Re: Wesley and extinction

From: Michael Roberts <michael.andrea.r@ukonline.co.uk>
Date: Mon Aug 01 2005 - 17:49:47 EDT

BUT in the 18th century some had accepted extinction and even Palissy in the
17th century on Ammonites, eg Buffon. Also there was discussion on
extinction eg the mastodon found in Ohio in 1765 and Pallas finding similar
in Siberia. Also in 1790 Blumenbach was considering extinction and then
later the illustrious Baron Cuvier, (who thought sloths to be very bad
design - frankly a case of unintelligent design) pulled it altogether and
made the case clear. Remember not much could be said as you could not get a
sequence of life forms until after 1800 when anti-evolutionary fossilists
worked it all out. (see Gohau Les Sciences de la Terre 1990) under Especes
perdus.

Wesley was no original thinker but had a good educated knowledge of science
of his day. He never grappled with a vast age of the earth as that really
only came up in a big way after 1775.

I cant follow what Cornelius is saying.

Michael
----- Original Message -----
From: "Ted Davis" <tdavis@messiah.edu>
To: <asa@calvin.edu>; <gmurphy@raex.com>; <ghunter2099@sbcglobal.net>;
<glenn_morton@yahoo.com>
Sent: Monday, August 01, 2005 6:38 PM
Subject: Wesley and extinction

> George Hunter wrote, relative to extinction:
>
>
> #1 goes back to Wesley and Jefferson in the 18th century. How's that for
> bracketing the theological spectrum? A Wesleyan (literally) and a deist
> both
> making the same identical point, that God would not have species go
> extinct.
>
> Ted comments:
> I'm interested to have more precise information about Wesley. In my cases
> in my experience, when people cite Wesley on some aspect of nature, it's
> something from Wesley's "Compendium of Natural Philosophy," a massive work
> that has lots of passages taken wholesale from Charles Bonnet and other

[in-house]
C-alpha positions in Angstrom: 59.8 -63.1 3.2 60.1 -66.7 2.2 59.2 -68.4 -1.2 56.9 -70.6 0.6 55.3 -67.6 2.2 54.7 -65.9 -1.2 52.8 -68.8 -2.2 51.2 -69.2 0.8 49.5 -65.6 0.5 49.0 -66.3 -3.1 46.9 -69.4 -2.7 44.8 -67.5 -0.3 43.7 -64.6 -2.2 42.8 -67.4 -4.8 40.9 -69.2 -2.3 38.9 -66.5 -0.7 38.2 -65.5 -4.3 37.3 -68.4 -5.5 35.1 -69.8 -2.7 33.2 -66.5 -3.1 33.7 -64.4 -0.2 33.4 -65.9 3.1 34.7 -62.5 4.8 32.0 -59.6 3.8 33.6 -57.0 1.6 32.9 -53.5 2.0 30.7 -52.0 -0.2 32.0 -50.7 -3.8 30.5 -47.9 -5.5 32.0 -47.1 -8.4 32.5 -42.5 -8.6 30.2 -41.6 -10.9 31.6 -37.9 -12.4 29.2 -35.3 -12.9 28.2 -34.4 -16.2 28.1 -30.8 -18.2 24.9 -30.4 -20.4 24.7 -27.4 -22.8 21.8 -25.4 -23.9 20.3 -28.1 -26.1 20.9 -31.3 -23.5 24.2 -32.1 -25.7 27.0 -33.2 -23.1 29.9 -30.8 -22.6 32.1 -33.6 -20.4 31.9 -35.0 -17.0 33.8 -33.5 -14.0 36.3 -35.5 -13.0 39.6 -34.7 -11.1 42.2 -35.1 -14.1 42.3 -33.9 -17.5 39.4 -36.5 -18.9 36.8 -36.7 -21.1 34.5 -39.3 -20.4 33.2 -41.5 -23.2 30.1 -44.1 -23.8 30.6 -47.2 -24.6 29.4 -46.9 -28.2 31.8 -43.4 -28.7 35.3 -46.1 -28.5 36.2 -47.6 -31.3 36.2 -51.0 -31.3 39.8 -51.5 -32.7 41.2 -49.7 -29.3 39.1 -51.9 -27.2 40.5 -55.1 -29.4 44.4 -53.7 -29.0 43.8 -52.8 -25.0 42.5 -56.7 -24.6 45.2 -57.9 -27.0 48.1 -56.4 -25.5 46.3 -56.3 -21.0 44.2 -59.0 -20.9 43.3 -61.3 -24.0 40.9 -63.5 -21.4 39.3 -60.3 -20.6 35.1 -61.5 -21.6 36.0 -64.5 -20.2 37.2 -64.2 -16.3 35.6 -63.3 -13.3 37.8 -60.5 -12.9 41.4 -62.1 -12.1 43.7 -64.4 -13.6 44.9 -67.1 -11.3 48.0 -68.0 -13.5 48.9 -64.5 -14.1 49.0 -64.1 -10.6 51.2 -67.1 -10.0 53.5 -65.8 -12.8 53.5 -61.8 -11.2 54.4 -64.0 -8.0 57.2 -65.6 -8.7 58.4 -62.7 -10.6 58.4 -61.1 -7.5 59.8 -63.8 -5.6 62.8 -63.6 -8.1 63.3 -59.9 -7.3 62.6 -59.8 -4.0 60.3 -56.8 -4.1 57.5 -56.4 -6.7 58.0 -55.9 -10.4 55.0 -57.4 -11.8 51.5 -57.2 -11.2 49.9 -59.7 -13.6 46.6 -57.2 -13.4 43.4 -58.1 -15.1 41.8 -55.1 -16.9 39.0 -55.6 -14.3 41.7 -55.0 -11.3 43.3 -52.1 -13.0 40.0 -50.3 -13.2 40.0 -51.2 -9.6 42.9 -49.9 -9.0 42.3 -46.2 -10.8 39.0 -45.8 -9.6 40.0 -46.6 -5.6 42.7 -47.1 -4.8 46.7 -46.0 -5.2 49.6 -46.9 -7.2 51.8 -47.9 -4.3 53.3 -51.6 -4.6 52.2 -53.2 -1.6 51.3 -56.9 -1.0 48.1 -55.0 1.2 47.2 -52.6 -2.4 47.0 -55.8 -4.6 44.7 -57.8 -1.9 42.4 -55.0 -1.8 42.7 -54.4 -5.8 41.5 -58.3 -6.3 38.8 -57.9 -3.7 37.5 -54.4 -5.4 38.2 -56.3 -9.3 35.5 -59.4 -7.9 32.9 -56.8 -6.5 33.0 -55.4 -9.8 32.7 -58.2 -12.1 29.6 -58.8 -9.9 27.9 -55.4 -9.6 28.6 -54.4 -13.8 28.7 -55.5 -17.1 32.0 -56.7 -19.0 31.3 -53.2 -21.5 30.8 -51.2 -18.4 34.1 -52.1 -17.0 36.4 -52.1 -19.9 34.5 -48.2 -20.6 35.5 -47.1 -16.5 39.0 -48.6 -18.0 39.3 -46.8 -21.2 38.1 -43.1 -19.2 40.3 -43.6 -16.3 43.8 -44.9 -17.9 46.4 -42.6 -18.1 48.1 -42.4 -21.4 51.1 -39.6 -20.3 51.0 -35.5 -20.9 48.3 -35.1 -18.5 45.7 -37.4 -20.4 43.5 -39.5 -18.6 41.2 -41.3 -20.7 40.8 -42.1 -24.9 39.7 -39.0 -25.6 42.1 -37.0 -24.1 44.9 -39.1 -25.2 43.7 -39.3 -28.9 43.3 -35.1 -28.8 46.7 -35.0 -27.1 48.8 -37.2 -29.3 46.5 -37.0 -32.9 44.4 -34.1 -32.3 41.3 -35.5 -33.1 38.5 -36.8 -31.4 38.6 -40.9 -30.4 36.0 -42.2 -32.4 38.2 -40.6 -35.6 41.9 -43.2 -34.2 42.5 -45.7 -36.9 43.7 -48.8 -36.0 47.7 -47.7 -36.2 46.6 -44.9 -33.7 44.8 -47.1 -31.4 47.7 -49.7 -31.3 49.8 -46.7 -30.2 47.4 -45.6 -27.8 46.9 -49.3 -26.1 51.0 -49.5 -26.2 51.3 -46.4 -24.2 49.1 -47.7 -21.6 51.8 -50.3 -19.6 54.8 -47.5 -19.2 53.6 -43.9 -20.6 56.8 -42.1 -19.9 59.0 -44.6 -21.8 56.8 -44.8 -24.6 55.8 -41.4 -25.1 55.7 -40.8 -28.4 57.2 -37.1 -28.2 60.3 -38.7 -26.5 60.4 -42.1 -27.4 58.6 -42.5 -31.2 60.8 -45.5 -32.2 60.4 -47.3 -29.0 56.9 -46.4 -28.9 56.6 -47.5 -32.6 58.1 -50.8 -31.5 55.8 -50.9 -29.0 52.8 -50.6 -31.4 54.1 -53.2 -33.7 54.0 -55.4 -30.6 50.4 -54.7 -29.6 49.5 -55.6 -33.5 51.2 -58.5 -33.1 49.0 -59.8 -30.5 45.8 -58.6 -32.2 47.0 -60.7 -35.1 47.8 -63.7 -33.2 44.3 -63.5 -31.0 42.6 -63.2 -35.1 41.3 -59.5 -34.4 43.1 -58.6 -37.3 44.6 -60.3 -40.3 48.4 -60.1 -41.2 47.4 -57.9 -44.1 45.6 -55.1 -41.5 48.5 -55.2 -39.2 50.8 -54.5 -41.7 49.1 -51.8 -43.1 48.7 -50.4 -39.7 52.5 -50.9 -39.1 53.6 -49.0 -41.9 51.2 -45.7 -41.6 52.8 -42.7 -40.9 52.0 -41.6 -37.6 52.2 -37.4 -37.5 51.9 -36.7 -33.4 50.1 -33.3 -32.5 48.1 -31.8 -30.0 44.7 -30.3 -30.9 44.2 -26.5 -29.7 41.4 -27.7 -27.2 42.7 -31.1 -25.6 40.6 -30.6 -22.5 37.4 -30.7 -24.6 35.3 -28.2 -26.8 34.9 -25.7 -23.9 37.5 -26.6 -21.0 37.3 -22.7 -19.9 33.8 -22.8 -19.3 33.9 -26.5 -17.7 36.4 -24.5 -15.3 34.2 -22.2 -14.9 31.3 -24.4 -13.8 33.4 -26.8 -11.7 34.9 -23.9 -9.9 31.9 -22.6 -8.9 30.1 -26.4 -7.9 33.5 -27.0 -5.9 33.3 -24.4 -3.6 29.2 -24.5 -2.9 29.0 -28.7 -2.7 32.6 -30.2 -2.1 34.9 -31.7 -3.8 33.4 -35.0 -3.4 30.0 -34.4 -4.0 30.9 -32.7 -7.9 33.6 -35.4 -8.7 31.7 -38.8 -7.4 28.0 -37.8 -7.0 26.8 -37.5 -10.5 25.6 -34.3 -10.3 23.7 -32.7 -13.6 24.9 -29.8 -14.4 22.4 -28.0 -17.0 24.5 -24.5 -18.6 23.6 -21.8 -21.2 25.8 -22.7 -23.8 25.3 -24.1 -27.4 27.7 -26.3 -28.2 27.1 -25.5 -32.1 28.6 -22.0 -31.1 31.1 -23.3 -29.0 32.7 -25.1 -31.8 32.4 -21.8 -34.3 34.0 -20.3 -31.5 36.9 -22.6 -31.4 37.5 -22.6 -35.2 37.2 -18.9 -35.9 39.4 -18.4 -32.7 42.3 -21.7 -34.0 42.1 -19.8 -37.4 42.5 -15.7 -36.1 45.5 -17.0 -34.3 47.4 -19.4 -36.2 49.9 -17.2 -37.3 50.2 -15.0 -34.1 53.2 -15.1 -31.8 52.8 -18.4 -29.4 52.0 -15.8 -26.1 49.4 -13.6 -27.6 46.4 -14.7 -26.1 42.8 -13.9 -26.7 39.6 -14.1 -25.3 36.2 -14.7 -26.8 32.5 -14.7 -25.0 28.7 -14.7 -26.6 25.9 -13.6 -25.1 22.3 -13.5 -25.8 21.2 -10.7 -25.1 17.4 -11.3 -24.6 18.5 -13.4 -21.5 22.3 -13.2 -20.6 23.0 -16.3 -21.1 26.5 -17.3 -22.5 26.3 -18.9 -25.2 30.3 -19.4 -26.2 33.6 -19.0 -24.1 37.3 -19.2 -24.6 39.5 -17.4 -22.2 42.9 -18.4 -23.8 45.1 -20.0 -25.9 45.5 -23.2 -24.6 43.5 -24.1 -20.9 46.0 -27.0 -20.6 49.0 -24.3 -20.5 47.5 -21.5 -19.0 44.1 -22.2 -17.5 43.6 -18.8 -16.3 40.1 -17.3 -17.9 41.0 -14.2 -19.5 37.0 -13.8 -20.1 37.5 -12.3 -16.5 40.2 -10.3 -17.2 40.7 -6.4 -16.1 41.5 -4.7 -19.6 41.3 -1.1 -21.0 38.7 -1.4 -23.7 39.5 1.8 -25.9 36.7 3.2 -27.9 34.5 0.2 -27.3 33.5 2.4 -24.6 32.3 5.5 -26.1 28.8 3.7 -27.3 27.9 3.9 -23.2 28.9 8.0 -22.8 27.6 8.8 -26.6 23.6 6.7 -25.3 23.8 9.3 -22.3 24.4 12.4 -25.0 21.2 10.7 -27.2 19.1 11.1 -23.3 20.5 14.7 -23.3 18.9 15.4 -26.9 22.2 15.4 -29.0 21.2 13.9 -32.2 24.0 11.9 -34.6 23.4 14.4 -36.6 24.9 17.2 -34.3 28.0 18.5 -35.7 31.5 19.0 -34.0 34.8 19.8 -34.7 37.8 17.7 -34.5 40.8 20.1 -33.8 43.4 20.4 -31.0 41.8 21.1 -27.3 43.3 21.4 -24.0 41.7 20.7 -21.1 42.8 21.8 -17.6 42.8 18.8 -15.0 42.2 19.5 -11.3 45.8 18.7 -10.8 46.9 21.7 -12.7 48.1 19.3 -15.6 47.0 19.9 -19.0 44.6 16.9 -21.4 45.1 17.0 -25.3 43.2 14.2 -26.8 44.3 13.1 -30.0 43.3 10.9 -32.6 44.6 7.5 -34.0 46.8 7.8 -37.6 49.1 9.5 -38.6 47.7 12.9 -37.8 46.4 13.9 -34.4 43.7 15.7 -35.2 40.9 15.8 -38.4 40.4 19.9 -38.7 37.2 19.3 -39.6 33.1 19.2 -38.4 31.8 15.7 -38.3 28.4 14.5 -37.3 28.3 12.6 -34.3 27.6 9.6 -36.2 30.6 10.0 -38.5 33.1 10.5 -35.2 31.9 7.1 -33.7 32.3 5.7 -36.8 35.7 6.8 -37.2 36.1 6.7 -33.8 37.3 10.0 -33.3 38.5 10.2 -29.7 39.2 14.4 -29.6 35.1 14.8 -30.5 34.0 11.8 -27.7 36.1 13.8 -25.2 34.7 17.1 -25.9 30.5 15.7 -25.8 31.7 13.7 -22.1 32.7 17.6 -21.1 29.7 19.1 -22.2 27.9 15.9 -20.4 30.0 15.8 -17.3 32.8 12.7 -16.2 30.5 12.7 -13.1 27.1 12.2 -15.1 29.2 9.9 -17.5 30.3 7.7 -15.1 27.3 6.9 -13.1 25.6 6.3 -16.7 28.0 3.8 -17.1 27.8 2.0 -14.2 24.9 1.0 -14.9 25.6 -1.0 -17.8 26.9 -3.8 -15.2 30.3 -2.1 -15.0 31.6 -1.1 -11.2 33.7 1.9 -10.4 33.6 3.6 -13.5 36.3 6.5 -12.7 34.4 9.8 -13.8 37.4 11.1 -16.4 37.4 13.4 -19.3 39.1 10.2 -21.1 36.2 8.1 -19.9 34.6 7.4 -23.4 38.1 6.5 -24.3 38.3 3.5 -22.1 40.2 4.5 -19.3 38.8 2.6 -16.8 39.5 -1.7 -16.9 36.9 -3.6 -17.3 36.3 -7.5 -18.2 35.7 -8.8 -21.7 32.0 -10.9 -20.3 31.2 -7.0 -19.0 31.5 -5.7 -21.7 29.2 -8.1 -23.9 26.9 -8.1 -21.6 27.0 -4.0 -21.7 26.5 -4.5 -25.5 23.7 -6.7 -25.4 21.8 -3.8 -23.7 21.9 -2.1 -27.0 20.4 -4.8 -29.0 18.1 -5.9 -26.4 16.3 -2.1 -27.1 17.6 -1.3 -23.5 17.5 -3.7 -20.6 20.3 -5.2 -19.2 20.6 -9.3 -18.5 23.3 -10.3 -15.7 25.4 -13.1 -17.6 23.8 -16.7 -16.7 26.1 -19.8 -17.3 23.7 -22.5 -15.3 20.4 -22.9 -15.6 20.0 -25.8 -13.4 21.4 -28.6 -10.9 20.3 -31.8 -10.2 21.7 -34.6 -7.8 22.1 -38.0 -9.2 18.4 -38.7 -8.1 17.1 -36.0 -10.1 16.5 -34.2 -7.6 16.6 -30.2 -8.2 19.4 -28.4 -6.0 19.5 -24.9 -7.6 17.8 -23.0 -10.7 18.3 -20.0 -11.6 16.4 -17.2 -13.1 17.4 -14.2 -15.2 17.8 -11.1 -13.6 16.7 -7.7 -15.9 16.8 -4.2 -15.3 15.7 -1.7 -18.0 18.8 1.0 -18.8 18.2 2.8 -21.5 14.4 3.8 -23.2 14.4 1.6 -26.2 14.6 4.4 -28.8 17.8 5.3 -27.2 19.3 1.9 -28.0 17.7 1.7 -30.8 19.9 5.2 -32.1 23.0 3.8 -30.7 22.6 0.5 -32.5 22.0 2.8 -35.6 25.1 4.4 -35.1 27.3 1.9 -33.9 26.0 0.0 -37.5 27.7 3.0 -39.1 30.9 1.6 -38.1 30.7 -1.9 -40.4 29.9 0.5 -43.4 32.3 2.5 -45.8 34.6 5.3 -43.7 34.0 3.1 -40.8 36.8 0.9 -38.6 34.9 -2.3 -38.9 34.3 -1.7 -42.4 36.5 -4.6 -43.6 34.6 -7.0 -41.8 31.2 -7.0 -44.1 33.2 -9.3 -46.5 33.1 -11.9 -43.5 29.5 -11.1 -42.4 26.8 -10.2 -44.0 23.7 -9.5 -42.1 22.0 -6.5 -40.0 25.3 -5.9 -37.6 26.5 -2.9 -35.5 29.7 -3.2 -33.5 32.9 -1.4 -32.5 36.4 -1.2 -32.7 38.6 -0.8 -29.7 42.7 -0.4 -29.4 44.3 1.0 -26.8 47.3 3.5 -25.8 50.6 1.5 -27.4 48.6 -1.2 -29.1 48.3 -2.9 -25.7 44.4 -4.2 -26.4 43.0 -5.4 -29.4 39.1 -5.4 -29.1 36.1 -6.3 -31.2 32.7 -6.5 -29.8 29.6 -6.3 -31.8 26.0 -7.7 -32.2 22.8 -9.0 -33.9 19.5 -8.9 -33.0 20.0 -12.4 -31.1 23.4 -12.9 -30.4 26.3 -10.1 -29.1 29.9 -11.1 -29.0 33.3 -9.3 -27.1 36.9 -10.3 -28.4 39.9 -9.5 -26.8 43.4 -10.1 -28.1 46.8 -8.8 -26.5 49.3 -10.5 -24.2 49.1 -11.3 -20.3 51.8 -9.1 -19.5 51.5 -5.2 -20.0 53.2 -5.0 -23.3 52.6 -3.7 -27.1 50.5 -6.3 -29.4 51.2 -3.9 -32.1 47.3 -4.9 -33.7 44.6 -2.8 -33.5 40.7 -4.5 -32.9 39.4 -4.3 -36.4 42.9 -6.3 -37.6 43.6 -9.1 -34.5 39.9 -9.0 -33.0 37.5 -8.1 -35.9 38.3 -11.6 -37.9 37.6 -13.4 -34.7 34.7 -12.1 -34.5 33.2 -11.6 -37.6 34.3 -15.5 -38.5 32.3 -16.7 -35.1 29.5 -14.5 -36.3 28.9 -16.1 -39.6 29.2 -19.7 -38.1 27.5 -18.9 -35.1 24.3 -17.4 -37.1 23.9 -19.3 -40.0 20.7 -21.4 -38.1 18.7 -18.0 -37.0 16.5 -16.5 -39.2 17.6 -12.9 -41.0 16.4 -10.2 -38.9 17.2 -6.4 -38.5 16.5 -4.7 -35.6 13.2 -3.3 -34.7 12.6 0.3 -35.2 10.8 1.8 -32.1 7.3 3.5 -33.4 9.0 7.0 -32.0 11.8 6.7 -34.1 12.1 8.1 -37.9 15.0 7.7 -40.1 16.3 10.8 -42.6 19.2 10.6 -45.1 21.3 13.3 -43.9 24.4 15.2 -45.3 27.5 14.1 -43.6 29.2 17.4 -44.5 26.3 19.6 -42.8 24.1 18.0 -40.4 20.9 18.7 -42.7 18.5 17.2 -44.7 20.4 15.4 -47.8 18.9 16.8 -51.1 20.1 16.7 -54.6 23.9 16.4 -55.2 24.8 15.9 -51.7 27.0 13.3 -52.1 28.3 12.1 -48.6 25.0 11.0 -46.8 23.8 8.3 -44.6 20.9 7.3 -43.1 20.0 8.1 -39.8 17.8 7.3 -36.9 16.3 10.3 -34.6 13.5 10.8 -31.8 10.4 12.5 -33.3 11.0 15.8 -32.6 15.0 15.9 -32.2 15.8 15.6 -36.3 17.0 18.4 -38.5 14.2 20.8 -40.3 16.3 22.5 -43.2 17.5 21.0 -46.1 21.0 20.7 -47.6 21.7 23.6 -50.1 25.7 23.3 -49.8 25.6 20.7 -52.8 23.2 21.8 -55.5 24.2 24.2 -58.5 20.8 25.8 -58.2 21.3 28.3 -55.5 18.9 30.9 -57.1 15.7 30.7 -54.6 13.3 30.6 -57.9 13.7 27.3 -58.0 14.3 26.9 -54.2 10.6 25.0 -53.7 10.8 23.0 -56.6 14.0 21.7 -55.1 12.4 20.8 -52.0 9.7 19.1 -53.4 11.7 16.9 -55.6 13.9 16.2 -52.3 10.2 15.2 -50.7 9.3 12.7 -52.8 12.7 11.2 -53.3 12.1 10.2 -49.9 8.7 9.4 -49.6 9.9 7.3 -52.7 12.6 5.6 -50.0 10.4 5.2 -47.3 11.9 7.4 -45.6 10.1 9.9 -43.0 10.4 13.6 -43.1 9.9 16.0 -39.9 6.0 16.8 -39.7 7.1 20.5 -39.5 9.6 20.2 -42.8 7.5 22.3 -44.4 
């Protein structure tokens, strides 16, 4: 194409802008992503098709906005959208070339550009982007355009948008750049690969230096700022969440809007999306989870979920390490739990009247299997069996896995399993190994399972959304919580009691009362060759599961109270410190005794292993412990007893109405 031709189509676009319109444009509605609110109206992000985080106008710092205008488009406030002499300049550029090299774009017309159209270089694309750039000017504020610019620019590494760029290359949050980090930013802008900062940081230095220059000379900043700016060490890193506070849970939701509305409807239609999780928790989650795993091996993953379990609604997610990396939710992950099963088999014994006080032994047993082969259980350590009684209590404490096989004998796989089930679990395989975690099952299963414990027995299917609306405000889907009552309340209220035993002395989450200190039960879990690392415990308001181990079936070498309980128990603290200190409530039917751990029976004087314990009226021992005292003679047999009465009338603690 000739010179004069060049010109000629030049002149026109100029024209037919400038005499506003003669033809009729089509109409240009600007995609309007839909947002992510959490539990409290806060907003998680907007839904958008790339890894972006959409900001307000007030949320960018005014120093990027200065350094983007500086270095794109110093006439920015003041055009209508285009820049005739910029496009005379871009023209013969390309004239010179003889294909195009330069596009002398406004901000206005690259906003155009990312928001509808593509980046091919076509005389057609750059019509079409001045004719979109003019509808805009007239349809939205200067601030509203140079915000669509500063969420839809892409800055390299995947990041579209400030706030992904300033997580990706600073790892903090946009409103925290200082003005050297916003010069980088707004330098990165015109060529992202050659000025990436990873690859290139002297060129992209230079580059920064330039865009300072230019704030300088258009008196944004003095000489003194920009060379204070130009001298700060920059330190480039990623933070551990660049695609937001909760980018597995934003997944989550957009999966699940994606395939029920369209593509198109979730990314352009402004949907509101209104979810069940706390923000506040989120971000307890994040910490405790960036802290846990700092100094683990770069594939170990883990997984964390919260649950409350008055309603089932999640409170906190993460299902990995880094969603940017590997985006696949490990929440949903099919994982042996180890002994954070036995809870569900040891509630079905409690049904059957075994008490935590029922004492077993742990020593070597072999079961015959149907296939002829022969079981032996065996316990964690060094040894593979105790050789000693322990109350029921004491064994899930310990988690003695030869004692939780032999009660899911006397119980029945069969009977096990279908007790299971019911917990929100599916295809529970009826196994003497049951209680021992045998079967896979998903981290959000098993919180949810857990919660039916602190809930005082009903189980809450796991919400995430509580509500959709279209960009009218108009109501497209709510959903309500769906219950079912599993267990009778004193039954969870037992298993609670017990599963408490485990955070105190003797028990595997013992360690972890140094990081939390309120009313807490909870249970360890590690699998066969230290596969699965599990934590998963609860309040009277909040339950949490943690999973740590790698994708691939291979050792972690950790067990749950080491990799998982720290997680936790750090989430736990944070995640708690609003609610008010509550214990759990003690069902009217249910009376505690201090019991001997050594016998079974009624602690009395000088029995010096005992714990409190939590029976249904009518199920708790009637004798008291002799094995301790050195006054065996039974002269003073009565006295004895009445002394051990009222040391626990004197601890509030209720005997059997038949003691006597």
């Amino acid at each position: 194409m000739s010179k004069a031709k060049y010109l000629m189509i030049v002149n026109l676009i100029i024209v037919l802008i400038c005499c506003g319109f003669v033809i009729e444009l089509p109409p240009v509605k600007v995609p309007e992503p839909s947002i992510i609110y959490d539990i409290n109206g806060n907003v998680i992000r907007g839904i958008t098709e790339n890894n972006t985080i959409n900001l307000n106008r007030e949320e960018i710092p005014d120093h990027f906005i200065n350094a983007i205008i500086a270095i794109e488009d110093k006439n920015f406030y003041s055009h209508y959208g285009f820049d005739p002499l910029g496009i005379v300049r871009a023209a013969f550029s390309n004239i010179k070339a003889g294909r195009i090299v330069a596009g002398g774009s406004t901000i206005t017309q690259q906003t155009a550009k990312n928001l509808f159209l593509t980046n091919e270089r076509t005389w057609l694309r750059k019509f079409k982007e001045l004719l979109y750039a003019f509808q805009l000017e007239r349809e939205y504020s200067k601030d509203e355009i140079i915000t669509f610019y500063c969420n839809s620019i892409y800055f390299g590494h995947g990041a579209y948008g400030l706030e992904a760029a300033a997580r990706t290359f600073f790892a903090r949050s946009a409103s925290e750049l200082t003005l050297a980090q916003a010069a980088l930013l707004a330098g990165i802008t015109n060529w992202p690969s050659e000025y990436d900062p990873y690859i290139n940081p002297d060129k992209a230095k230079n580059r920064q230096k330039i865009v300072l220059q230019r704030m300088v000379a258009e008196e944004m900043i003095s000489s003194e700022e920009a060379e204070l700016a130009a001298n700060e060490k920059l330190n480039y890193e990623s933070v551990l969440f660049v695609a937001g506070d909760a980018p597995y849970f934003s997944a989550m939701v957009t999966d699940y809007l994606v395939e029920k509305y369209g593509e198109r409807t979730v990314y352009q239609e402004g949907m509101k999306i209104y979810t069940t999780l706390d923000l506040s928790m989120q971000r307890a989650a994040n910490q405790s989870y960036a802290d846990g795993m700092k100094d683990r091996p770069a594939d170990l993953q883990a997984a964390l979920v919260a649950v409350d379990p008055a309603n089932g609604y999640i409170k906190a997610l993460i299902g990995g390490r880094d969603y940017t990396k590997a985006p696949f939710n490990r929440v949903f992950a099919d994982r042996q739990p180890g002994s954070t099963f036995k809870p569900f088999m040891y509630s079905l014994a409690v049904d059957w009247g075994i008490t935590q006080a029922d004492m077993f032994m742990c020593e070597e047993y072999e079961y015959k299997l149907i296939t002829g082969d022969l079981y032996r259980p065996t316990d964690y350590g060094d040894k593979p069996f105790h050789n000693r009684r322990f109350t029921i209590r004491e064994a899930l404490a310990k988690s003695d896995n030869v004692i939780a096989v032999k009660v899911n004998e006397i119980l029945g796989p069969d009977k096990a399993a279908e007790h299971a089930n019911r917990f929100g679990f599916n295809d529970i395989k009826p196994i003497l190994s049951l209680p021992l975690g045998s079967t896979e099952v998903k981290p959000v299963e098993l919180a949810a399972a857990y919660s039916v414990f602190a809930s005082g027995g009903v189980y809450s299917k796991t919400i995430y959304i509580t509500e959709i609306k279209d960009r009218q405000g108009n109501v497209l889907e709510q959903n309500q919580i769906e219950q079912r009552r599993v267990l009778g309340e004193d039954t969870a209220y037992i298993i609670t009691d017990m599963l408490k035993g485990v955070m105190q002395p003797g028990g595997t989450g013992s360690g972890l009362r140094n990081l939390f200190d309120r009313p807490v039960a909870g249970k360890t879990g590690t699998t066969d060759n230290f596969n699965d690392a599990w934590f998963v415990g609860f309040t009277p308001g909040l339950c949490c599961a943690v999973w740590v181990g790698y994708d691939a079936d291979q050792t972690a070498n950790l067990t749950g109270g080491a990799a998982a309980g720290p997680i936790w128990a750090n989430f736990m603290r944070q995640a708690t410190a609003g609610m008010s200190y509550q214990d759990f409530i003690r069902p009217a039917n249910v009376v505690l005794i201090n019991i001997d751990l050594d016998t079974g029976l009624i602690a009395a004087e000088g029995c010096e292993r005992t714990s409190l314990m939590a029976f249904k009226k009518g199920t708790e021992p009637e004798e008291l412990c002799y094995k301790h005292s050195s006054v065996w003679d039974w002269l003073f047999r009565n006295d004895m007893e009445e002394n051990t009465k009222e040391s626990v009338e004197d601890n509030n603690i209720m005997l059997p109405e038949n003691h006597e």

> authors. It can be tricky to know which opinions are Wesley's and which
> aren't. My general advice it, not to cite Wesley on natural philosophy
> without first checking the larger context for the citation.
>
> Now, assuming that Wesley agreed with the general 18th century (and late
> 17th century) consensus view, that a good God would not allow extinction,
> then the crucial person to confront next is not Darwin but Cuvier. It was
> Cuvier who made the argument from various forms of fossil elephants, that
> extinction is a reality in nature. Ironically, in order to establish this
> point, he had to rule out transmutation (ie, evolution). First he asks,
> why
> don't we find these exact animals out there anymore? He then considered 3
> possibilities: (1) transmutation--they have become something else; ruled
> out
> on actualistic (ie, a posteriori) grounds, since we have no evidence that
> transmutation happens and abundant evidence that it doesn't (namely, we
> observe no evolution over 5,000 years in mummified animals and humans from
> Egypt). (2) migration--the "extinct" animals are still out there
> somewhere
> in unexplored regions of the globe, a possibility he ruled out for animals
> as large as elephants as geographical knowledge grew and we still didn't
> find them. and (3) actual extinction, so that the economy of nature has
> been broken up.
>
> George Murphy's comments on the "chain of beings," etc are a propos here.
> Belief in the sanctity of speces per se is rooted both in the Christian
> tradition (God values what God creates, hence no extinction) and in the
> Greek philosophical tradition (God's goodness requires that whatever can
> exist must exist, and once it exists it would not be good were it no
> longer
> to exist). My students seem to think that valuing species as species is
> some wild belief coming from "tree huggers" and other modern folks; some
> even associate this (believe it or not) with "evolutionists." It of
> course
> has quite different roots. Ironies all over the place today.
>
> Ted
>
>
>
Received on Mon Aug 1 17:54:08 2005

This archive was generated by hypermail 2.1.8 : Mon Aug 01 2005 - 17:54:08 EDT